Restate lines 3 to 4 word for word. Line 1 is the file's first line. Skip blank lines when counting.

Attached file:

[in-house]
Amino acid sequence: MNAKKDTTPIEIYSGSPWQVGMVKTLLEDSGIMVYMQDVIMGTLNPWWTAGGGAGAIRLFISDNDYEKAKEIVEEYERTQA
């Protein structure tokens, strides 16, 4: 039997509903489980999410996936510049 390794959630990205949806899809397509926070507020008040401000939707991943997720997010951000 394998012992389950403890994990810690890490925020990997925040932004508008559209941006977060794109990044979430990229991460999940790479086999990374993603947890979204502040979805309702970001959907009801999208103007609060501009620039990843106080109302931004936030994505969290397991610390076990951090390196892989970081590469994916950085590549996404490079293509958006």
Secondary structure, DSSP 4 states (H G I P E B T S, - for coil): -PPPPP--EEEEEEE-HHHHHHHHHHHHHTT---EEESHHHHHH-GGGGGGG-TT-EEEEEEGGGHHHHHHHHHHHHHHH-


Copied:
């Protein structure tokens, strides 16, 4: 039997509903489980999410996936510049 390794959630990205949806899809397509926070507020008040401000939707991943997720997010951000 394998012992389950403890994990810690890490925020990997925040932004508008559209941006977060794109990044979430990229991460999940790479086999990374993603947890979204502040979805309702970001959907009801999208103007609060501009620039990843106080109302931004936030994505969290397991610390076990951090390196892989970081590469994916950085590549996404490079293509958006």
Secondary structure, DSSP 4 states (H G I P E B T S, - for coil): -PPPPP--EEEEEEE-HHHHHHHHHHHHHTT---EEESHHHHHH-GGGGGGG-TT-EEEEEEGGGHHHHHHHHHHHHHHH-